"On one trip," Maharidge writes, "I drove from Chicago to Johnstown, Pennsylvania. In places like this, the abandoned shells of factories, all broken windows and rust, make this country look like it was bombed in a war. In other places it's as if an economic neutron bomb hit-with trees and houses intact but lives decimated, gone with good jobs."
Traditionally, this part of the heartland represented the economic engine of industrial America, filled with good-paying jobs in manufacturing. However, the great economic dislocations of the past forty-odd years have rendered much of this landscape a void, one more akin to the developing world than that of the United States. Even for the more outwardly normal communities, as Maharidge mentions, looks can be deceiving. Heroin is hitting the inner core of the country with a hammer force, destroying young lives already beset by economic insecurity and the end of upward mobility.
Perhaps even more disturbing is the declining life expectancy for a large swath of working-class whites, one of Trump's key constituencies. For the past sixteen years, death rates have risen for Caucasians between the ages of 45 and 54 and also for those between the ages of 25 to 34.  These are notable exceptions to the overall increase in life expectancy for all groups, regardless of race or ethnicity. While working class whites in Europe continue to experience increases in life expectancy, their counterparts in America are dying from drugs, suicide, and despair.
The relationship between growing white death rates and support for Trump appears in the voting data. "Trump seems to represent a shrinking, in part dying segment of America," writes Jeff Guo in a detailed analysis of election results for the state of Iowa. This holds true for other states as well. Guo goes on to demonstrate that, with the exception of Massachusetts, "the counties with high rates of white mortality were the same counties that turned out to vote for Trump." Many of these same voters are located in former industrial centers which themselves, in many ways, are also dying.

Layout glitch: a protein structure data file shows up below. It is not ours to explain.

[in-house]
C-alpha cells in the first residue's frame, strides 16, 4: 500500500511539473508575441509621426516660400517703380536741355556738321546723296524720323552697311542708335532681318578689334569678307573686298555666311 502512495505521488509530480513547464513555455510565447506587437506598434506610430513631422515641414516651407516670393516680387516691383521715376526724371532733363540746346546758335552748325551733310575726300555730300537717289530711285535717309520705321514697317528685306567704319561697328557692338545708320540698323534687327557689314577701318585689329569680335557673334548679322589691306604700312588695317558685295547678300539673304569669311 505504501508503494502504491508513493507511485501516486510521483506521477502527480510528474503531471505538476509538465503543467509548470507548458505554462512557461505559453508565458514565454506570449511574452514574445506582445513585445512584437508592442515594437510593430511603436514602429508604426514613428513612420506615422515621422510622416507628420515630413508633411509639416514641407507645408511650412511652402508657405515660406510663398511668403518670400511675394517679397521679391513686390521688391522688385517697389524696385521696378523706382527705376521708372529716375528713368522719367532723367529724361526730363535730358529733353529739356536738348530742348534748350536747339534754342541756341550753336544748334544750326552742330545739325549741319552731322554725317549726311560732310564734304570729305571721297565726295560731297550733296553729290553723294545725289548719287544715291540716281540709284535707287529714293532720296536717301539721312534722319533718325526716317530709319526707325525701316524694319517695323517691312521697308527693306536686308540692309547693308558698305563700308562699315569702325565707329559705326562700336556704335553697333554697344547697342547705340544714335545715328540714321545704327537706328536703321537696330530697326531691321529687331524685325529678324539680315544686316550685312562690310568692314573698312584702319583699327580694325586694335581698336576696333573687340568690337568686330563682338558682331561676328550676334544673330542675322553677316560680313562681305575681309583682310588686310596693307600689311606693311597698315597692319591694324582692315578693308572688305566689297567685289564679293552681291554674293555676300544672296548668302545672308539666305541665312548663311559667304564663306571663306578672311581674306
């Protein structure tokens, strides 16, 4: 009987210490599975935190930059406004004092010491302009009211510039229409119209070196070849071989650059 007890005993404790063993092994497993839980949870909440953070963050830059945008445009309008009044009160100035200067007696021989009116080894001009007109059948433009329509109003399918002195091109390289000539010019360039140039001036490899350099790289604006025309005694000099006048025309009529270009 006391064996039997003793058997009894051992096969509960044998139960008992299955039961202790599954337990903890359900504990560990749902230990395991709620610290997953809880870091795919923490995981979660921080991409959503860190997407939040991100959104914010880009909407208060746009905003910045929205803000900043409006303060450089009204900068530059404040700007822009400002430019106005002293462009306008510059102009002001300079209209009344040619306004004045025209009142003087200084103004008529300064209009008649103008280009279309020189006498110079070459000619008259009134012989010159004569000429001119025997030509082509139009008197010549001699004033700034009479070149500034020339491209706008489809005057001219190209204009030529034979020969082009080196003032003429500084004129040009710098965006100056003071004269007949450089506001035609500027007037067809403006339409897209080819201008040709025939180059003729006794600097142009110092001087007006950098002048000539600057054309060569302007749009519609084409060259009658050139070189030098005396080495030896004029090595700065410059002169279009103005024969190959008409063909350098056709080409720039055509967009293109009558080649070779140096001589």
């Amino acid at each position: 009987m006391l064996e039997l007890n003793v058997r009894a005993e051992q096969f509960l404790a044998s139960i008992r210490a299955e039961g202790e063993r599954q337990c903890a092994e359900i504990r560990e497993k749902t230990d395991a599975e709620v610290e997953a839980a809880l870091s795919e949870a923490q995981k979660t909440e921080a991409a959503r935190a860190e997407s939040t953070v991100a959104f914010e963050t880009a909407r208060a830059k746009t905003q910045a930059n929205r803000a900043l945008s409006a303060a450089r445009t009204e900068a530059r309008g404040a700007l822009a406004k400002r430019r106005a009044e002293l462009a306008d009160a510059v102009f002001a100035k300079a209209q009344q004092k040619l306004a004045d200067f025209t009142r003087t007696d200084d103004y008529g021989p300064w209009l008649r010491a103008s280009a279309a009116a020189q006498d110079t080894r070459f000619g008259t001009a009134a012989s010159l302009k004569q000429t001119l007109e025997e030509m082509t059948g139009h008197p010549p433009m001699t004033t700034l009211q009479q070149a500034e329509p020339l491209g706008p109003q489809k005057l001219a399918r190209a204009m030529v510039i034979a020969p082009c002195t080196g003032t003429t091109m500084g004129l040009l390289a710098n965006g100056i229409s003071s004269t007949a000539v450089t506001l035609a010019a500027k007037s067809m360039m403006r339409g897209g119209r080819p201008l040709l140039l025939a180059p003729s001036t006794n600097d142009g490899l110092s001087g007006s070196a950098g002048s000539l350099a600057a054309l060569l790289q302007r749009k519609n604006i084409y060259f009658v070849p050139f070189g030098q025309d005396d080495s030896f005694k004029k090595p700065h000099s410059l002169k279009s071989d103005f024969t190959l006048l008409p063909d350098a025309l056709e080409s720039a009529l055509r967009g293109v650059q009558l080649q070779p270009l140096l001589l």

The deindustrialization of America first appeared in the Northeast and then in the former "Industrial Belt" (now dubbed the "Rust Belt" for the region's numerous decaying factories), stretching from Central New York to Illinois and Wisconsin. However, offshoring and free trade agreements have also severely damaged manufacturing centers in the "Right to Work" states of the South. Anger over free trade deals is driving much of Trump's populist economic rhetoric; a similar, though smaller effect, is being felt with Bernie Sanders's campaign on the Democratic side.